How is Boxing Day celebrated and who celebrates it?

How is Boxing Day celebrated and who celebrates it?

Whilst the Turkey has barely had chance to settle, the festive calendar has already moved on to its next important event… Boxing Day, but just how is it celebrated?

The concept for December 26 began in Great Britain and has been carried over into Commonwealth countries like Australia, Canada and New Zealand.

It initially began as a public holiday in which servants, tradespeople and those considered poor were given a chance to be presented with gifts.

Of course, as the world entered the 21st century it has become a commercial phenomenon in which shops offered discount sales.

When is Boxing Day?

Boxing Day takes place on December 26 immediately after Christmas Day itself. In 2022 it falls on a Monday, and some businesses will re-open after their brief holiday closure.

Boxing Day also has traditional ties to sporting events, especially in the United Kingdom. Football matches traditionally were played on Christmas Day and Boxing Day, with teams facing each other twice.

For example, if Manchester United were to face Everton on Christmas Day in Manchester, they would play again on Boxing Day on Merseyside.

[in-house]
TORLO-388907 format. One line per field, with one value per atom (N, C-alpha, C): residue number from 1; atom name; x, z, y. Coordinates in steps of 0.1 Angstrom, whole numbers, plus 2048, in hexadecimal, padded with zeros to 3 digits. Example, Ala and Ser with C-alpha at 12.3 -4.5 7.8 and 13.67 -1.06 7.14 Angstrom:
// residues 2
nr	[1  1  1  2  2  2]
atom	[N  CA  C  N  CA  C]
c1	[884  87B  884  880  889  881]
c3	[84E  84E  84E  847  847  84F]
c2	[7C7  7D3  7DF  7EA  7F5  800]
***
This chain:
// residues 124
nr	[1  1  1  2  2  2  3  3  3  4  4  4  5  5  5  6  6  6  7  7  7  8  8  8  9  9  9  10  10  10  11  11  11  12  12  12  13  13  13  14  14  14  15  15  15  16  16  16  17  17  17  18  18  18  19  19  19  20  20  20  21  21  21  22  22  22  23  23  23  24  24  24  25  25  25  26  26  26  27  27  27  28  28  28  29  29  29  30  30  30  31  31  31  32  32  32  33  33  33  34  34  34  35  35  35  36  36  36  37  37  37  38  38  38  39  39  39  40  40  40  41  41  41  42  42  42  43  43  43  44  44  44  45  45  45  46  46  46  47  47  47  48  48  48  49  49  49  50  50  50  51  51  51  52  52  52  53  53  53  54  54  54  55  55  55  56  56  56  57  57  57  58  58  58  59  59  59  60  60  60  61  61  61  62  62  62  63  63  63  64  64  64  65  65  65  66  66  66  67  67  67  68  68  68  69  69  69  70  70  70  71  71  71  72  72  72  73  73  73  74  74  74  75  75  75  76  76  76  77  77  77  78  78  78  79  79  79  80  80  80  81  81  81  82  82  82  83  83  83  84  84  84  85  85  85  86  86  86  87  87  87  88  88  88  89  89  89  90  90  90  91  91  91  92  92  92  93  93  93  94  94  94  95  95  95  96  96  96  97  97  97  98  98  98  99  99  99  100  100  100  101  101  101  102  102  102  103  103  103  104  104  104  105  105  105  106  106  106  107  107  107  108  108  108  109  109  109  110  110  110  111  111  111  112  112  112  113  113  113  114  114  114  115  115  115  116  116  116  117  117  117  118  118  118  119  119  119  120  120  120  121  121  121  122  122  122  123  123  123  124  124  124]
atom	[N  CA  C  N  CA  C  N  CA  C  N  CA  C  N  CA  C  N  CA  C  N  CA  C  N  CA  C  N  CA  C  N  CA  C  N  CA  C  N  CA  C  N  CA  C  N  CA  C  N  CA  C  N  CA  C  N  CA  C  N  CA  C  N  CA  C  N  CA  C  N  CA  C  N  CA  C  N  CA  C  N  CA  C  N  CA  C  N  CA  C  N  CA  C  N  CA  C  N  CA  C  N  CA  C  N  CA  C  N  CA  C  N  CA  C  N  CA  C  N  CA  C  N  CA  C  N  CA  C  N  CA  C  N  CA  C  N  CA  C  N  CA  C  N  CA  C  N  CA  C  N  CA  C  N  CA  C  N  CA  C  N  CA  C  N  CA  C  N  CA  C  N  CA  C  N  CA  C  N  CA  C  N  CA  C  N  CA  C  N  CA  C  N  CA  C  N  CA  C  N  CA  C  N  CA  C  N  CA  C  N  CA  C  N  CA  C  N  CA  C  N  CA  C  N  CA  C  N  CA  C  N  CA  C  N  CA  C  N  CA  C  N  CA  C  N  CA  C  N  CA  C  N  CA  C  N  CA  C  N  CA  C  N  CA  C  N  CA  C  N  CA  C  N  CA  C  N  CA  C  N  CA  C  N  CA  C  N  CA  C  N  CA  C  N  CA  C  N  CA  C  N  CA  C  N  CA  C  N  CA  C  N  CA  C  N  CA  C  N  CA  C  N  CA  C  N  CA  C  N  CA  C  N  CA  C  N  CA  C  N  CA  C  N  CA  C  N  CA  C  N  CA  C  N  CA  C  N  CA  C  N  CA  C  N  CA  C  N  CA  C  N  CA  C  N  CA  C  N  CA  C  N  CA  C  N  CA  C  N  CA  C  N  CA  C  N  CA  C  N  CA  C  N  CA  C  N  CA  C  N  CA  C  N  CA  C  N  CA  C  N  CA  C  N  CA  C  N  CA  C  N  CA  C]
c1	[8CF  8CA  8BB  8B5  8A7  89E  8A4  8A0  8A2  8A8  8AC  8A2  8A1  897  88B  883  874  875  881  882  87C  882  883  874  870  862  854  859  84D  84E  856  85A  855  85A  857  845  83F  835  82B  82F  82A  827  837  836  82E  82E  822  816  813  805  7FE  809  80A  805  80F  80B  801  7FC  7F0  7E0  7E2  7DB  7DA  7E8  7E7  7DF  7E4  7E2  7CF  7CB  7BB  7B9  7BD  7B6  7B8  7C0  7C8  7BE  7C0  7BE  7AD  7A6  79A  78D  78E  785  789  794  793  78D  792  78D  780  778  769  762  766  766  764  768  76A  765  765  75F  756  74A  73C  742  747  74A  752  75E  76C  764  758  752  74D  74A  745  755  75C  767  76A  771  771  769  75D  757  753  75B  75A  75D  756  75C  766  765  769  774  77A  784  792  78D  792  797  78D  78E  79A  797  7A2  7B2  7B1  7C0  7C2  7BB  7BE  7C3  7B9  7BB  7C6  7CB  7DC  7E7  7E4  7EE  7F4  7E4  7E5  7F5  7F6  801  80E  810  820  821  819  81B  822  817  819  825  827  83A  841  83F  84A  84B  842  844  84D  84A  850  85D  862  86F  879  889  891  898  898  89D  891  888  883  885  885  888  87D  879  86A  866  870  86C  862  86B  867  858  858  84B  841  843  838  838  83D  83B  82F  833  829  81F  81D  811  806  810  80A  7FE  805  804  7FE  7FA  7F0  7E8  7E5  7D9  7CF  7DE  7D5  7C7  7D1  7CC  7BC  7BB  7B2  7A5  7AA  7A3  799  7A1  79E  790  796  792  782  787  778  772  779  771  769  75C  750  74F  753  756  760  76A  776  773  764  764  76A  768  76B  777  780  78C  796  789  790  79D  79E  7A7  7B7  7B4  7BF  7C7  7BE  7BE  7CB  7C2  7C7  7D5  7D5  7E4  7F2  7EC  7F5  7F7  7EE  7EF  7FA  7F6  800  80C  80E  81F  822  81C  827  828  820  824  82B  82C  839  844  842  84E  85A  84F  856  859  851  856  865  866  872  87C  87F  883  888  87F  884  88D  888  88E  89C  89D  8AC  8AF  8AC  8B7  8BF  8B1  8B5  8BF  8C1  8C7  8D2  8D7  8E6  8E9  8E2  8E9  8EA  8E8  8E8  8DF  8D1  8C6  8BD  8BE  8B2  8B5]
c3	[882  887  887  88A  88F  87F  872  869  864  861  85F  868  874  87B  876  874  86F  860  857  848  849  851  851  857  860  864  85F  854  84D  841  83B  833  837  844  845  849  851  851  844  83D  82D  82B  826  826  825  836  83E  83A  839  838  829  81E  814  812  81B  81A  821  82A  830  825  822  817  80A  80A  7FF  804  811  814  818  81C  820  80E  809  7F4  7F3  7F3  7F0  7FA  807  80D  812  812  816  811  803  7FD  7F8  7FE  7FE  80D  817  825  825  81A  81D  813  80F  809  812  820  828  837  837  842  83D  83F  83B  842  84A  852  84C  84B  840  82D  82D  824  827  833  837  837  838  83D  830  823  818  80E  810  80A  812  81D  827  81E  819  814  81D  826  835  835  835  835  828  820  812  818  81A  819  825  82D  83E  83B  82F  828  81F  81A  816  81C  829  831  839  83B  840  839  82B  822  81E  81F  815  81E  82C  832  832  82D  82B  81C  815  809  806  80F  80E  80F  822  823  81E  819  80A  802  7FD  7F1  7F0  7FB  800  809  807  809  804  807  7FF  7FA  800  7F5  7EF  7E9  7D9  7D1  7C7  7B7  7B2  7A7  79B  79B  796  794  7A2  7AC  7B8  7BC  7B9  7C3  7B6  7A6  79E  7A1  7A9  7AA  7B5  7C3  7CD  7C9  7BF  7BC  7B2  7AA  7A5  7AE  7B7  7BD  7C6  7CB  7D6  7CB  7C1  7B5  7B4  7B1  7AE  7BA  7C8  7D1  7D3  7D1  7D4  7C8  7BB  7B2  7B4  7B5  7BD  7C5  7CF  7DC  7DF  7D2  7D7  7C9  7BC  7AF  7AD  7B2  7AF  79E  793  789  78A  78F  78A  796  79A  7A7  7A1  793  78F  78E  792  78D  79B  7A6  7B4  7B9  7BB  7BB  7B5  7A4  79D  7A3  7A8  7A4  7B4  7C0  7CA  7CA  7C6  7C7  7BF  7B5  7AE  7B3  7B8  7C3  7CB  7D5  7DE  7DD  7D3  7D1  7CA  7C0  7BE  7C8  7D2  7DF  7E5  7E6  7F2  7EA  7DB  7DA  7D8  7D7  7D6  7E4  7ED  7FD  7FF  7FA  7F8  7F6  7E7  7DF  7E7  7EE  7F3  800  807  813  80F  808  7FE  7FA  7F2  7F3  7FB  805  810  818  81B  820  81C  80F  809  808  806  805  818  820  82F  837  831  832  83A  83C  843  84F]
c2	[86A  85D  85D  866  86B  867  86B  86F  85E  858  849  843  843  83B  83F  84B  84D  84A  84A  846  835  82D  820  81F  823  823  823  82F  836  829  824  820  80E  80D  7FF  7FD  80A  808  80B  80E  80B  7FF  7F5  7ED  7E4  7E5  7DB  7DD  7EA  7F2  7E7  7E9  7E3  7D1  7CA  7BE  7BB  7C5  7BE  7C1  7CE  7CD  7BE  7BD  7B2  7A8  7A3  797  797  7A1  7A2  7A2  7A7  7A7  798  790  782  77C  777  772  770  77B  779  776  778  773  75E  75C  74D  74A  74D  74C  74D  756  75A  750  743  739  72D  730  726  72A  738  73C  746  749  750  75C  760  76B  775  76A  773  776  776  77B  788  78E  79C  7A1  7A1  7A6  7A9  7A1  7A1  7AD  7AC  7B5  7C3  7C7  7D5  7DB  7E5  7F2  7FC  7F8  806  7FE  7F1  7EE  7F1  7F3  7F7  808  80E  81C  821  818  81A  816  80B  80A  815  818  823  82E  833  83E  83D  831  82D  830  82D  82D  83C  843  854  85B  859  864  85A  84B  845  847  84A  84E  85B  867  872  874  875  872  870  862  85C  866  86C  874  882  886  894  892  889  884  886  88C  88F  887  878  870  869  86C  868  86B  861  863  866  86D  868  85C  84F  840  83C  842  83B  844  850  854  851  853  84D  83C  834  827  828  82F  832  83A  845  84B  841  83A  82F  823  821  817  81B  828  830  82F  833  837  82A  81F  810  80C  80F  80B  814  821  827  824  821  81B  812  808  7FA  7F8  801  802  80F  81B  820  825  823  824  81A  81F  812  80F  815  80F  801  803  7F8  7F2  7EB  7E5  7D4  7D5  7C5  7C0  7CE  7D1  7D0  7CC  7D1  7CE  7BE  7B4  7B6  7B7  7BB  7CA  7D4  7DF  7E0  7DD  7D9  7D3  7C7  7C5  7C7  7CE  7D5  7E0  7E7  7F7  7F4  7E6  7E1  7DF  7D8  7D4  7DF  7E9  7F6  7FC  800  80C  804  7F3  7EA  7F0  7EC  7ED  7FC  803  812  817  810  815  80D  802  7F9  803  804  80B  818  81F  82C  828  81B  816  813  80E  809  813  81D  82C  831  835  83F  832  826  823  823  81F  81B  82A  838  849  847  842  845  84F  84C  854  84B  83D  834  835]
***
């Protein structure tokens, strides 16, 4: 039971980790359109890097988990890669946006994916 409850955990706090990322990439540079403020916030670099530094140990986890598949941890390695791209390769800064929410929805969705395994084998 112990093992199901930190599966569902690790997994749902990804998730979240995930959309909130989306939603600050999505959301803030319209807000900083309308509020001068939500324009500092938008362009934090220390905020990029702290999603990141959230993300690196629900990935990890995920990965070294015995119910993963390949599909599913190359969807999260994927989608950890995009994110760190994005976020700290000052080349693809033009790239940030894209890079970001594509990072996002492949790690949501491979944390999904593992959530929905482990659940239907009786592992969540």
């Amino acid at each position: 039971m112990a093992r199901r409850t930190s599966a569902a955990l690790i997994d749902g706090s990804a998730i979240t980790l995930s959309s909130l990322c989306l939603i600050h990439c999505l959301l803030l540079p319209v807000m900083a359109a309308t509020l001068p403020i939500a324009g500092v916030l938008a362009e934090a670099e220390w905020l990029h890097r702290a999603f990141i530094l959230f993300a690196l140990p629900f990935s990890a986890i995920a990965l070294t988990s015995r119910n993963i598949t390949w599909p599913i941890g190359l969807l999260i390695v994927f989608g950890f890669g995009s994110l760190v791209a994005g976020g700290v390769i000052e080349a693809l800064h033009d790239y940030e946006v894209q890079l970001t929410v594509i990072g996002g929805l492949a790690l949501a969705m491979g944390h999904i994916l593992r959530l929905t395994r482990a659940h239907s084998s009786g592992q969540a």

Christmas Day football is now very much a thing of the past in the United Kingdom, which has placed a greater emphasis on the Boxing Day matches.

What are the Boxing Day traditions?

The name derives from the opening of boxes of gifts by the aforementioned poor and lower classes.

With servants required to work through Christmas Day, the Boxing Day concept was meant as a way of rewarding them.

It was seen as their version of Christmas, offering them the chance to celebrate their own holiday.

What is the difference between Boxing Day and St. Stephen’s Day?

In addition to this, Boxing Day is also the feast day of St. Stephen. In Ireland and in many European countries, December 26 is known as St. Stephen’s Day – or local-language variations of St. Stephen’s Day – as a result.

He was the patron saint of horses, which led to Boxing Day being seen as a day of traditional sport, which involved horse racing and rugby.


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